A Victorian Christmas

I’ve known Charlie and Ruth Jones (aka Peculiar People) for almost 20 years. Since they moved to Greensboro from Nashville, about 3 years ago, I was able to attend their N.C. performance at their home on S Elm St. My wife and I had a great time, and I thought that my friends would enjoy it.

Since then, as I’ve thought about the show, the time period (Victorian England), the main character (G.K. Chesterton-who was himself a journalist), it occurred to me that the show fit perfectly with Korner’s Folly. Charlie and Ruth’s heart to see Christians engage and be engaged by the arts and the Korner’s love the arts along with their desire to engage the community with the arts seemed to line up. So, in mid-October, I invited Charlie over to visit the Folly and asked him to consider bringing his show to Kernersville. Charlie was really taken with the house and the Korner’s story: their love of the arts, community-mindedness, love of hospitality, and he was also taken with the house itself; it charmed him. We spoke with Bruce Frankel about the possibility of having the show at the Folly and how we could use the event to be a blessing to the community. Bruce was very helpful and accommodating, and we were able to set a date.

Personally, this event allows opportunity to introduce others to this wonderful home and a wonderful ministry. I have a heart both for the Folly and for the ministry of Family Promise. Victorian Christmas brings together a number of things I love: Charlie and Ruth, G.K. Chesterton, the Folly, Family Promise, music/poetry/the arts, and my friends whom I know would enjoy the evening. Additionally, the enjoyment of the company of others enjoying themselves and each other feels particularly like giving a gift. So much of Christmas becomes a trap about all the stuff. This evening reminds us of what is precious: one another and particularly the one whom G.K. Chesterton devoted his life to following: Jesus Christ.

The evening is set at Christmas in the London home of G.K. Chesterton. As people arrive the Folly they will be welcomed and introduced to the Folly and invited to tour the home before the show and see all the Christmas decorations as well as enjoy the charm of the home. At about 7:30 people will be invited to the second floor Reception Room where we will join the Chestertons and their friends for a Christmas party. The evening is interactive, and the audience is invited to join the Chestertons in singing carols and playing games. Throughout the evening the Chestertons share their talents by reciting poetry and telling stories. Additionally, a story is unfolding among the characters themselves as they celebrate Christmas. The evening is very engaging is appropriate for primary ages and up. During the evening, we will invite people to make donations to Family Promise of Forsyth County as well as acknowledge opportunities to support the preservation of the Folly.

There are a number of reasons why we need to support ministries like Family Promise. Firstly, the ministry is about homelessness, and we are in the coldest part of the year. I cannot imagine a family trying to survive sleeping in car in a parking lot somewhere; that doesn’t need to happen.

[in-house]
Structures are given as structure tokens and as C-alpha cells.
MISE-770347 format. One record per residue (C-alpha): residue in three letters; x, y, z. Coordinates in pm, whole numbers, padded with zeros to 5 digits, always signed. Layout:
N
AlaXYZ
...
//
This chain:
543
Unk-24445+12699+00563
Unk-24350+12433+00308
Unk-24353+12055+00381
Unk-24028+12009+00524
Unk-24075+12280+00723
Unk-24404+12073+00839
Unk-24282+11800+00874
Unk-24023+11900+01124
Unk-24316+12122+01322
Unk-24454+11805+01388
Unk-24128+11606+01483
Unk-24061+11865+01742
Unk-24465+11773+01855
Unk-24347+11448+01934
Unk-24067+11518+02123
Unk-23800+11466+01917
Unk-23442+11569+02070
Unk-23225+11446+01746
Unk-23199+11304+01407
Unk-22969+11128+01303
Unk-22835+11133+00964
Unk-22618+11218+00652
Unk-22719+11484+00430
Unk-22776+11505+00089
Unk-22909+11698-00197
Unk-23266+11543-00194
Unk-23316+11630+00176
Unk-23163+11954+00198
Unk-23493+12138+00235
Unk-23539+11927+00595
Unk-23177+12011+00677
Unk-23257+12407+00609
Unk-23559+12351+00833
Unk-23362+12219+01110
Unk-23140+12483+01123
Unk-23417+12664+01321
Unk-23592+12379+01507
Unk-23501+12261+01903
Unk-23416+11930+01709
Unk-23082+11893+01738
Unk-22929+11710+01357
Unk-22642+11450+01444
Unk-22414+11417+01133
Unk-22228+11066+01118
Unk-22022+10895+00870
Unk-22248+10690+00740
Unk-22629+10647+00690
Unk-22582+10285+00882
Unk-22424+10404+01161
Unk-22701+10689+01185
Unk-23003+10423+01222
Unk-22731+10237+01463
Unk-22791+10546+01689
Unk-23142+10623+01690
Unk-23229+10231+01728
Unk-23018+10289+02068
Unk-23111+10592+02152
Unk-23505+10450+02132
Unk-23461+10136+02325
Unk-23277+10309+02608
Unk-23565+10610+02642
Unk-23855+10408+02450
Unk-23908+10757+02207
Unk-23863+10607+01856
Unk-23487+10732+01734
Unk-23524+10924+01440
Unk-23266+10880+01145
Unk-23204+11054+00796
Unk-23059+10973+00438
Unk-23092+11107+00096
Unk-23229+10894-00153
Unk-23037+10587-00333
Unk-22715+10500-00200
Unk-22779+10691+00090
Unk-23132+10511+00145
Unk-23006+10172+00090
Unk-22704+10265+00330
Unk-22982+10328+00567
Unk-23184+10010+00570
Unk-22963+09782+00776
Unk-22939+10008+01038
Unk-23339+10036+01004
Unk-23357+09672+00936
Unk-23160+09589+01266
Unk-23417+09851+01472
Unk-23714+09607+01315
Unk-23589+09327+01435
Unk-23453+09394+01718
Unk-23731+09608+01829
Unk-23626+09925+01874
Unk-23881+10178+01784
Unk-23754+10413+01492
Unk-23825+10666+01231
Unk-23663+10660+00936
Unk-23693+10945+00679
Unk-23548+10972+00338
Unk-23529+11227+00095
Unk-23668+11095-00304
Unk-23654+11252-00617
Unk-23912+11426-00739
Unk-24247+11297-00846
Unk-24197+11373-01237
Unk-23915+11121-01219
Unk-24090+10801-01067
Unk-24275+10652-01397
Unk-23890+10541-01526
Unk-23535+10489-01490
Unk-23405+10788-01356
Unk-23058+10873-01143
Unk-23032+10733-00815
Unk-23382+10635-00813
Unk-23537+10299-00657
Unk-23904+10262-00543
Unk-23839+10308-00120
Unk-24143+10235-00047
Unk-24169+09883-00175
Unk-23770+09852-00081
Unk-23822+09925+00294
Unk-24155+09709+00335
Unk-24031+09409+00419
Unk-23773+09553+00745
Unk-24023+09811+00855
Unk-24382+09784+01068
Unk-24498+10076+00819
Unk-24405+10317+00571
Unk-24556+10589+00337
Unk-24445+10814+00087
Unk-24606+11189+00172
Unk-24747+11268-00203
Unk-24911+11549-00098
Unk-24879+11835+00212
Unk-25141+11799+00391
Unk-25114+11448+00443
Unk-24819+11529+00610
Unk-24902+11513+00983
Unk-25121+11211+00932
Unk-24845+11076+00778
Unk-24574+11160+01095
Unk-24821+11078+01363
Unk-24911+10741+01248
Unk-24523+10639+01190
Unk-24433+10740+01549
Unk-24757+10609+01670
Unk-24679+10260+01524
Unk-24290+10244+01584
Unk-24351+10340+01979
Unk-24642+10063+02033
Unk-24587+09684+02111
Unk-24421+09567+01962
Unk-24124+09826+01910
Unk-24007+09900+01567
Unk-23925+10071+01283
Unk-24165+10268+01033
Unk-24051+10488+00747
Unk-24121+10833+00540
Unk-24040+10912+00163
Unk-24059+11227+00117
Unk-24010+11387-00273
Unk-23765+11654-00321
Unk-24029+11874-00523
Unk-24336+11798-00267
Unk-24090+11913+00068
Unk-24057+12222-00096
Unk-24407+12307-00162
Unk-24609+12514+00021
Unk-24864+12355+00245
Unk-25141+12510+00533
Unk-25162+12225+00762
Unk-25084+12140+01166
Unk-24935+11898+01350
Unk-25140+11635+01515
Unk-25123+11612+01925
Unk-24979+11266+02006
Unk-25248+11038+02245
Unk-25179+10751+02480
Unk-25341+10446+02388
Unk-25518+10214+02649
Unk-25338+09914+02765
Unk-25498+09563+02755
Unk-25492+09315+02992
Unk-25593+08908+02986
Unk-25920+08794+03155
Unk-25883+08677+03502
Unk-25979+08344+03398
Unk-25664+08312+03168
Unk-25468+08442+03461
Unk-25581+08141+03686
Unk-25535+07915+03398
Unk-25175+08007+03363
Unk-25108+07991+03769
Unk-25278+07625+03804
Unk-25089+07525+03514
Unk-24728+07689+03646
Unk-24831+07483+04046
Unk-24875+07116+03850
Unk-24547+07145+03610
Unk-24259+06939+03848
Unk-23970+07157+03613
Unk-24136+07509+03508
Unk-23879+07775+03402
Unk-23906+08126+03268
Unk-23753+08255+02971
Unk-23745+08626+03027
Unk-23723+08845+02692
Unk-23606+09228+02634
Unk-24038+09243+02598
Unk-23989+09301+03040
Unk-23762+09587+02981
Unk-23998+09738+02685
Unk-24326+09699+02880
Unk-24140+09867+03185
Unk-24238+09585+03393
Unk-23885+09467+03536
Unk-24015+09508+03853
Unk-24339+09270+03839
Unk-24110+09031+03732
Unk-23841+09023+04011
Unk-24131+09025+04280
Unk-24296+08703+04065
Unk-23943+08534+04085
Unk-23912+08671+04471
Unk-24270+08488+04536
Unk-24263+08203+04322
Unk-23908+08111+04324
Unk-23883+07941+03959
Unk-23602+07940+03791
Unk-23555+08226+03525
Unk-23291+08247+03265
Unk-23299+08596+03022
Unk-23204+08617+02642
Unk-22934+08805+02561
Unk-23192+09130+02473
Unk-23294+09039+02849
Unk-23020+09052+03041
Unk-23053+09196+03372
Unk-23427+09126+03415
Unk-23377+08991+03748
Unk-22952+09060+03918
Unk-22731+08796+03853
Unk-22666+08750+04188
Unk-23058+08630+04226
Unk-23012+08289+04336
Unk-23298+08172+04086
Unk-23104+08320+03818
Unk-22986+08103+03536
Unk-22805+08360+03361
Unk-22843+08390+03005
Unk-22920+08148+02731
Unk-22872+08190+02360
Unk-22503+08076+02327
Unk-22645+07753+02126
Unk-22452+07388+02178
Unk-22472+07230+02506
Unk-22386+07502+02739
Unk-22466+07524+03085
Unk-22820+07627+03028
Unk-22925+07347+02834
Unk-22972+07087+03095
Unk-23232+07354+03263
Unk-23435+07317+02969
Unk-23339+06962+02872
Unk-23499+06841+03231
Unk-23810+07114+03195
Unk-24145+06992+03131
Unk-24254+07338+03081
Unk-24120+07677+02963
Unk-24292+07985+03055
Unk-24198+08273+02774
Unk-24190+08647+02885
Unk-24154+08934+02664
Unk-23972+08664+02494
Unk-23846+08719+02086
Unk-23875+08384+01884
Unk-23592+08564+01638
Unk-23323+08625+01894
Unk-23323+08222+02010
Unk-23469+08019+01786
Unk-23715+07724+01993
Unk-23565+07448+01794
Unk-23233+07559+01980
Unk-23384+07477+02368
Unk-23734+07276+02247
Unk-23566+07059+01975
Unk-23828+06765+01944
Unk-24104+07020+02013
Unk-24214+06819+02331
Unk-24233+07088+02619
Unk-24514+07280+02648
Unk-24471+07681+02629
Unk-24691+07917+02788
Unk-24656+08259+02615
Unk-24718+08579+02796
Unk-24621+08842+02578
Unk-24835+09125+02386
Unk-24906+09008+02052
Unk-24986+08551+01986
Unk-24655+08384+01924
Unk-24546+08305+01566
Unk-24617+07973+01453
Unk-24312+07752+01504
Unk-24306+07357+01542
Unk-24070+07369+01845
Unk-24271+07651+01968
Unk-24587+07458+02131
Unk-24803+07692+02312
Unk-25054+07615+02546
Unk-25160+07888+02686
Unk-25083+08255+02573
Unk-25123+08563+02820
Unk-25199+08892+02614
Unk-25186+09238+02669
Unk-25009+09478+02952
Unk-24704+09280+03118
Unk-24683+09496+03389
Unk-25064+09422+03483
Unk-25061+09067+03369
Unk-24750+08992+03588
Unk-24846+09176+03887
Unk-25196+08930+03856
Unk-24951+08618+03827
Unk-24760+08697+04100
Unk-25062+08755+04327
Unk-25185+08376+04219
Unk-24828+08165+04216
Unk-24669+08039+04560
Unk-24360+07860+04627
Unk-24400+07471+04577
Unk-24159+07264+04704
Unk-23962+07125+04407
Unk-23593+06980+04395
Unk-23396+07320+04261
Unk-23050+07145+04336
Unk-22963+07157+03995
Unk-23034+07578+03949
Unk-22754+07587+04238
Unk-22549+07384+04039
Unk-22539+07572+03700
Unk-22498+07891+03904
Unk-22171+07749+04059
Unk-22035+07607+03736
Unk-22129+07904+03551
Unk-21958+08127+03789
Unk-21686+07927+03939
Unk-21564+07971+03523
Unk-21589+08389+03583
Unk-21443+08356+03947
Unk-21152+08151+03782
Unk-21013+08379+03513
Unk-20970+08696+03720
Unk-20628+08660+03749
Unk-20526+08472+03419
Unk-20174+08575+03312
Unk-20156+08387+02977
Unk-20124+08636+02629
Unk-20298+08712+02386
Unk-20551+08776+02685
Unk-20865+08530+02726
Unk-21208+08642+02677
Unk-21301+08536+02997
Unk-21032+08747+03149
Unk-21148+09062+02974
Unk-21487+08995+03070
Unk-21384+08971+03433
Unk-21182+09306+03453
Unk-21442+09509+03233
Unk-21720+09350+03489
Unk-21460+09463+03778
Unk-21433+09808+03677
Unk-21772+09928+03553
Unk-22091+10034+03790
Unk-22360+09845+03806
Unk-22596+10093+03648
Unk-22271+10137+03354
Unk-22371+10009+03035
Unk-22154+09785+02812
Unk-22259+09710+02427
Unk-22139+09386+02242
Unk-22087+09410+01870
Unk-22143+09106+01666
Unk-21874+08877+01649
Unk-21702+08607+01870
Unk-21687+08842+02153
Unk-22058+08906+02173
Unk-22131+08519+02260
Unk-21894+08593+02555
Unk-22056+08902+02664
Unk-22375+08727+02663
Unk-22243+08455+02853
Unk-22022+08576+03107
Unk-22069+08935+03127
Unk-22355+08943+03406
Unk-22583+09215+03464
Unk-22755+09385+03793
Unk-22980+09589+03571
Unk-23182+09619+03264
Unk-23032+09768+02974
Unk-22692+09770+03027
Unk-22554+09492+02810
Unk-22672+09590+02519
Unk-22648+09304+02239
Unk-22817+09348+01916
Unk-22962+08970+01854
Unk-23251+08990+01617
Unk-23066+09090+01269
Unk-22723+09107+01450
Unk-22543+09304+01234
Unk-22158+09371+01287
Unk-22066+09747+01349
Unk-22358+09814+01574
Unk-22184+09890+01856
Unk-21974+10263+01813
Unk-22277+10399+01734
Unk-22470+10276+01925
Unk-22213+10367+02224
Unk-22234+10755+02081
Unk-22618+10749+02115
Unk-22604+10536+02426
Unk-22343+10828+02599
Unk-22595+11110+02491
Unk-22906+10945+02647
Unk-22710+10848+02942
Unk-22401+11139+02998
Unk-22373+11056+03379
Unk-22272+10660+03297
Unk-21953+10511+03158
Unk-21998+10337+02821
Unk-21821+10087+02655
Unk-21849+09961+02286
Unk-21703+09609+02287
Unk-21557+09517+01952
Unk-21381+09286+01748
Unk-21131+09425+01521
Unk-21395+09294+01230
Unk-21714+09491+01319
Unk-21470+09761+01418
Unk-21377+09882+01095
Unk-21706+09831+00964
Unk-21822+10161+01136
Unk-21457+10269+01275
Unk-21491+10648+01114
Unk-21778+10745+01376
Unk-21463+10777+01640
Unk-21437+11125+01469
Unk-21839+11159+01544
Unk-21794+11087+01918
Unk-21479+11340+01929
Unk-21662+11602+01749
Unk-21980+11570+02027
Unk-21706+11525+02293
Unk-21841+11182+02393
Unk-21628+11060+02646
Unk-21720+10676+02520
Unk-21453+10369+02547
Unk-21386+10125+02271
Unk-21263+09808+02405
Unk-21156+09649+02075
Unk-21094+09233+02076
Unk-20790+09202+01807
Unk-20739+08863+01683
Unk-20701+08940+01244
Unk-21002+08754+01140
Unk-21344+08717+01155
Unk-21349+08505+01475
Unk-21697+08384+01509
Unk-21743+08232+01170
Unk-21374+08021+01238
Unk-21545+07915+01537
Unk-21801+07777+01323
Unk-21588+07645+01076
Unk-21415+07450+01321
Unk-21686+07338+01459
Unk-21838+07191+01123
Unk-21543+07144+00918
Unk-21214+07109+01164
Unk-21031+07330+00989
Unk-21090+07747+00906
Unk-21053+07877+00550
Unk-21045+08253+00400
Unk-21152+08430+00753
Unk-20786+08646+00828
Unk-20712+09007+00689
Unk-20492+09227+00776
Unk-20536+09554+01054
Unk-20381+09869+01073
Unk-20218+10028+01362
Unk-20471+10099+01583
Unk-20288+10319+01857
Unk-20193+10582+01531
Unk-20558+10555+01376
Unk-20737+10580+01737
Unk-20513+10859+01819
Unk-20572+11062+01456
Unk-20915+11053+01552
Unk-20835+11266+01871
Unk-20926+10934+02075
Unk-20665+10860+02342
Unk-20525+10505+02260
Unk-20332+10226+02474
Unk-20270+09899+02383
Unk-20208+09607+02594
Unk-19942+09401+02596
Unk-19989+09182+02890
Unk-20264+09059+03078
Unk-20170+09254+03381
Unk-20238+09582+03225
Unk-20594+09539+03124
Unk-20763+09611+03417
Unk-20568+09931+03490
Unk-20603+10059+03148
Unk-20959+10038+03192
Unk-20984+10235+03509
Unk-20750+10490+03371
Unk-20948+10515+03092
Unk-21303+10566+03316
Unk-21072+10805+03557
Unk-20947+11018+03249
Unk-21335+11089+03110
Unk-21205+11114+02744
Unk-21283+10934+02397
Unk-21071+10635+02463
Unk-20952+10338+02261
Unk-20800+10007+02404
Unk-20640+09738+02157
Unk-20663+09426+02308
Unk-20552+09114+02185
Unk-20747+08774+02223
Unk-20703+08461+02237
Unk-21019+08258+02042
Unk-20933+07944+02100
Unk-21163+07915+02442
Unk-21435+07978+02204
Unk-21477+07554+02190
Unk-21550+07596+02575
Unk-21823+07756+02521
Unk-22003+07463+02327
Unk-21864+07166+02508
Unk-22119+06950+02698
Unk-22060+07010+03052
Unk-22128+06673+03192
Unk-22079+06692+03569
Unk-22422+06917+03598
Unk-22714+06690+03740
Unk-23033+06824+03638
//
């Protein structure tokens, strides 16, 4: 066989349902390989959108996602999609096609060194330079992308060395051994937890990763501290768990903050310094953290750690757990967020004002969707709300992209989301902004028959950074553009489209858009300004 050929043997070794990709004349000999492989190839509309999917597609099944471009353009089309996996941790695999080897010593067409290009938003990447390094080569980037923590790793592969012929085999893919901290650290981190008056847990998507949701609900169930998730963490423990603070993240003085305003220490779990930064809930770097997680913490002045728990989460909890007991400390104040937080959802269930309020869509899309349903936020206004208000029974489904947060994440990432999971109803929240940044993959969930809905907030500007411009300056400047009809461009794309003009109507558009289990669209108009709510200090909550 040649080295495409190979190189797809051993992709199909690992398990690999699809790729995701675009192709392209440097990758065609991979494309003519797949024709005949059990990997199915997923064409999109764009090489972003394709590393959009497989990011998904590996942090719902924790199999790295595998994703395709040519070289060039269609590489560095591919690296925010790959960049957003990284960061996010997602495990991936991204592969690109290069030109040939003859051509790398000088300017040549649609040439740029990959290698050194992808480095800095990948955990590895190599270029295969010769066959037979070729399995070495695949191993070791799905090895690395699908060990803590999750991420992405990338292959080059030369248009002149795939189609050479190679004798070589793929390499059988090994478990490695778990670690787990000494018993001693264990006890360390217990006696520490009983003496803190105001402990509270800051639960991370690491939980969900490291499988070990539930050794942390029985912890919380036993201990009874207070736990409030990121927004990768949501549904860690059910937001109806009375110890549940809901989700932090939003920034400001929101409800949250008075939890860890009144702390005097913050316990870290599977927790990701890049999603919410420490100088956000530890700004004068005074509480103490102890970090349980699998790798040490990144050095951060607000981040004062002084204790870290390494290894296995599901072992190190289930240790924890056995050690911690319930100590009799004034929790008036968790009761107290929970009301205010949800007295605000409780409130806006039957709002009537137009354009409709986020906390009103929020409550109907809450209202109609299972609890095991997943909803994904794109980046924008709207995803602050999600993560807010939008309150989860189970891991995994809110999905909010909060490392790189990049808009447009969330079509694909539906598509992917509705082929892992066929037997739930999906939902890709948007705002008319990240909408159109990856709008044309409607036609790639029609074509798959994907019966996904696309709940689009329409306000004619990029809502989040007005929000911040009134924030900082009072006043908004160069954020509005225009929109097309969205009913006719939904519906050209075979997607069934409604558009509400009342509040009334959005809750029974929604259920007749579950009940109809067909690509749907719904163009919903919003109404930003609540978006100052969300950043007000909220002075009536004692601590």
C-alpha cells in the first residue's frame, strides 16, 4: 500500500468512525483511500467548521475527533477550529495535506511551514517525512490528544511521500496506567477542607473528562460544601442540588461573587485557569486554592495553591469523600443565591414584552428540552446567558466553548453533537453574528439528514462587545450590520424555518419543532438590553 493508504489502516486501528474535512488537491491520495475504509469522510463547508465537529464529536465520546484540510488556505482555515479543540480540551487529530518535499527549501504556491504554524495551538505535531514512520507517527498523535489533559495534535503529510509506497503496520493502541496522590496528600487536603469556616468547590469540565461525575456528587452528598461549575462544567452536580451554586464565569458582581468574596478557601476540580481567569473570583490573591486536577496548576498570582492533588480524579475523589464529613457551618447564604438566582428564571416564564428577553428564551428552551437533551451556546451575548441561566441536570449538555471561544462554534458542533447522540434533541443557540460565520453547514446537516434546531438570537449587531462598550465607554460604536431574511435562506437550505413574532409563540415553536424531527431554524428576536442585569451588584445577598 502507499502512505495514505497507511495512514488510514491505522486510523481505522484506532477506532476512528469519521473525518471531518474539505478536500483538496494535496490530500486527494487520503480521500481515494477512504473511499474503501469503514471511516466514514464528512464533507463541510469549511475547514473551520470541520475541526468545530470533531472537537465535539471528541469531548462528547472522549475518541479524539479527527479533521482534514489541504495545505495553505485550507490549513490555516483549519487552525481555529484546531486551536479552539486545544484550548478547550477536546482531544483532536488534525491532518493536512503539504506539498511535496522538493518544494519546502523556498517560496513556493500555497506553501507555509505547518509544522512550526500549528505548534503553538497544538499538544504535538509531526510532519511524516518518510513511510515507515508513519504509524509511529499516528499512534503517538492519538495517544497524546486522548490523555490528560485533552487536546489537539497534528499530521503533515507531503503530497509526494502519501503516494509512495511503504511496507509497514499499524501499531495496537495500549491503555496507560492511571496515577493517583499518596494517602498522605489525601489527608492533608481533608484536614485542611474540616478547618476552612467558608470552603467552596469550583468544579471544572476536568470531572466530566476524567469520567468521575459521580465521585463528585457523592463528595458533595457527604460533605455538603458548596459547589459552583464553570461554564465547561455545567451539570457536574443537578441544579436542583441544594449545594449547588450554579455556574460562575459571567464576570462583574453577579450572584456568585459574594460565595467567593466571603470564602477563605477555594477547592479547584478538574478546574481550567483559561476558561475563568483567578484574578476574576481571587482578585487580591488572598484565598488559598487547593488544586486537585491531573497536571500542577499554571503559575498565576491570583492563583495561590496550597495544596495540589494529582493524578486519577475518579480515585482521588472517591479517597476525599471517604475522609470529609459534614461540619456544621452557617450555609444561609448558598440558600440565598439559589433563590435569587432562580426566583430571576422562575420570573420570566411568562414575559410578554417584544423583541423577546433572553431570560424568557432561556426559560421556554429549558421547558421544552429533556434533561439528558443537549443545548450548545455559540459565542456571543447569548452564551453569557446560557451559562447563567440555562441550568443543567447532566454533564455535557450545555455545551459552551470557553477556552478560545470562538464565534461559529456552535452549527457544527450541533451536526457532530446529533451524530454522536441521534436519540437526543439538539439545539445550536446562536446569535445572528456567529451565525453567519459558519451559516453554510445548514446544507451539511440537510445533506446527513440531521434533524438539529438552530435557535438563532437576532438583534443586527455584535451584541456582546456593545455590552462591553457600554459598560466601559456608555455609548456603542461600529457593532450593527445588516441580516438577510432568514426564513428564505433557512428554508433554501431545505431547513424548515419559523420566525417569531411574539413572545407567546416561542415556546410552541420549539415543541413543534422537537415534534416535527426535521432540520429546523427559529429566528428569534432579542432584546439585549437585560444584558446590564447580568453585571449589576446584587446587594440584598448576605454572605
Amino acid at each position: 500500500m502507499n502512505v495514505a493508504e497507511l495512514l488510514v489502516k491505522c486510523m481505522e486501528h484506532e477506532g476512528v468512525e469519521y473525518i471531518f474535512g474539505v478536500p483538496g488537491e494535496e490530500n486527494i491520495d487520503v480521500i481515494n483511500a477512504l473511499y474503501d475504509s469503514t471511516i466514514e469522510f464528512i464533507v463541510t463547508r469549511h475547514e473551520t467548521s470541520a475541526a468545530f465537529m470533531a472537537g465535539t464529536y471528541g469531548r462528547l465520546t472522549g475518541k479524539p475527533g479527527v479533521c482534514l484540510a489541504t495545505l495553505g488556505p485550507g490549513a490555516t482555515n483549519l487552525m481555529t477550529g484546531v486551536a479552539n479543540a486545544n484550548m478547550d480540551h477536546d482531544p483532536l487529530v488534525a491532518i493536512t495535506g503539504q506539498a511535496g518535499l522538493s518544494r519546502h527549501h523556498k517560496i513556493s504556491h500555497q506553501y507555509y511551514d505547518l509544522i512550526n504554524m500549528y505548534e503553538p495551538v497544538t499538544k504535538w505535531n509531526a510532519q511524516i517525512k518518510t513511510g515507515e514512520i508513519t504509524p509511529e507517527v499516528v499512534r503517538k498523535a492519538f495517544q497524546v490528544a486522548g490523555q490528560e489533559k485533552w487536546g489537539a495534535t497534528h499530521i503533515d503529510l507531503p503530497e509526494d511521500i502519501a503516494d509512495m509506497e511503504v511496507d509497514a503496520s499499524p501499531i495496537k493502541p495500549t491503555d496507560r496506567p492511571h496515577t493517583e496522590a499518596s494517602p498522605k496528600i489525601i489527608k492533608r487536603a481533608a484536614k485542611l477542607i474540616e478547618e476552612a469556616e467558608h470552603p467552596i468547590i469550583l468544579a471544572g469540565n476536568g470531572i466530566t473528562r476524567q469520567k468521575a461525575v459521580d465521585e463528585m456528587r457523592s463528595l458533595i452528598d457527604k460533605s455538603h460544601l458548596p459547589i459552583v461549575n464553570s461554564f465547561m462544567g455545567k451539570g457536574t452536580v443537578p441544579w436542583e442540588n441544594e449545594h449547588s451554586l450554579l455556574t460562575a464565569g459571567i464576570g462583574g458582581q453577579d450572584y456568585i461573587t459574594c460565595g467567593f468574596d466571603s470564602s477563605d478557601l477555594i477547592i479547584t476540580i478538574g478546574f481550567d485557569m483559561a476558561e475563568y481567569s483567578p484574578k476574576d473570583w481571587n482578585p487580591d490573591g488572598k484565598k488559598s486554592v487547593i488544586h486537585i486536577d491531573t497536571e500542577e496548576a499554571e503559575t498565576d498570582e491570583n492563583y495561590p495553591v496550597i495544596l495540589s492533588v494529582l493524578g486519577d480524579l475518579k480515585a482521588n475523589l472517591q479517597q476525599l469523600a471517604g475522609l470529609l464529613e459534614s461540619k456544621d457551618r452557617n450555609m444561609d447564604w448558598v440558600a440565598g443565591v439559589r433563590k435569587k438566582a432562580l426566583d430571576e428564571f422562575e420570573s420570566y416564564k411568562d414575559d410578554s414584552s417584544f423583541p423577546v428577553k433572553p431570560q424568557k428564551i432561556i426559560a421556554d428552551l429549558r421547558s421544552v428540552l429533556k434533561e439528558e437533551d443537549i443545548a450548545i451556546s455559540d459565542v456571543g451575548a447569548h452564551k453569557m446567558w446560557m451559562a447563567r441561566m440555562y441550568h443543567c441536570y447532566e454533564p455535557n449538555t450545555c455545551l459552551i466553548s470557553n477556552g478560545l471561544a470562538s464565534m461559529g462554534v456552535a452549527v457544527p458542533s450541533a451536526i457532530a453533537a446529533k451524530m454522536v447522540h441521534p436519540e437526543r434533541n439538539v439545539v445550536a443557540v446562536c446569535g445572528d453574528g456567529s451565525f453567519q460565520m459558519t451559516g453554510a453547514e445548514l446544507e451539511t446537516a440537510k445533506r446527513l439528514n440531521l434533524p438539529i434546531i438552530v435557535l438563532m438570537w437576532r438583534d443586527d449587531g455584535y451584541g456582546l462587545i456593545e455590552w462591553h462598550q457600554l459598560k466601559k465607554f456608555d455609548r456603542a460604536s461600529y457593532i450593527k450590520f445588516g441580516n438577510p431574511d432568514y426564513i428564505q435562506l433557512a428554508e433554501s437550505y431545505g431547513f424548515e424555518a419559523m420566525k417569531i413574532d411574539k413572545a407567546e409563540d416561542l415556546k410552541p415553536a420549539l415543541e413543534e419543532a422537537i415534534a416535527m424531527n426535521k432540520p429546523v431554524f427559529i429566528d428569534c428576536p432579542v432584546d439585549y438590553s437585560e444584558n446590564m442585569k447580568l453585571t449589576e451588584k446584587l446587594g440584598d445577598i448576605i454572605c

Secondly, Christmas reminds us of the blessing of hospitality. In this age of ‘entertain-me’, that is, the culture we live in causes us to expect high-quality, competent entertainment and service in whatever we participate in. It is good to be reminded that we are called serve others by opening our lives and homes. Because of the high level of expectation and the pressure to succeed, I believe we shut down and shut out others because fear failing at “entertaining”. “Entertaining” sounds so burdensome. Why not merely be open to receiving others warmly? I think that is what hospitality is about, and the warmth of community and fellowship is certainly what we should be about as we celebrate God drawing near to us. Over and over again one reads and hears that this is the loneliest time of year. I think this is very sad.

Lastly, the first Christmas was about hospitality. The Word who made this home for us and placed us in it, came to visit and he was not received so warmly. Additionally, Mary and Joseph were refugees of sorts in a home which was occupied by enemies. They were not received by family or even the inn, but relegated to the stable. The care of those in need was very close to Jesus’ heart and the community which he established. Family Promise has more which it is doing, but the primary ministry is to offer hospitality to homeless families. We have the means through our resources: financial, abilities, time, and building space to alleviate significant suffering in the lives of others. It would be a tragedy to repeat the unkindness to Jesus himself by continuing to neglect those whom we might help.

The event is Tuesday, December 14 from 7-9pm. Resevations and tickets may be purchased by calling Grace Presbyterian Church, 993-3384 x12 or at the church office from 9-Noon, Mon-Friday.

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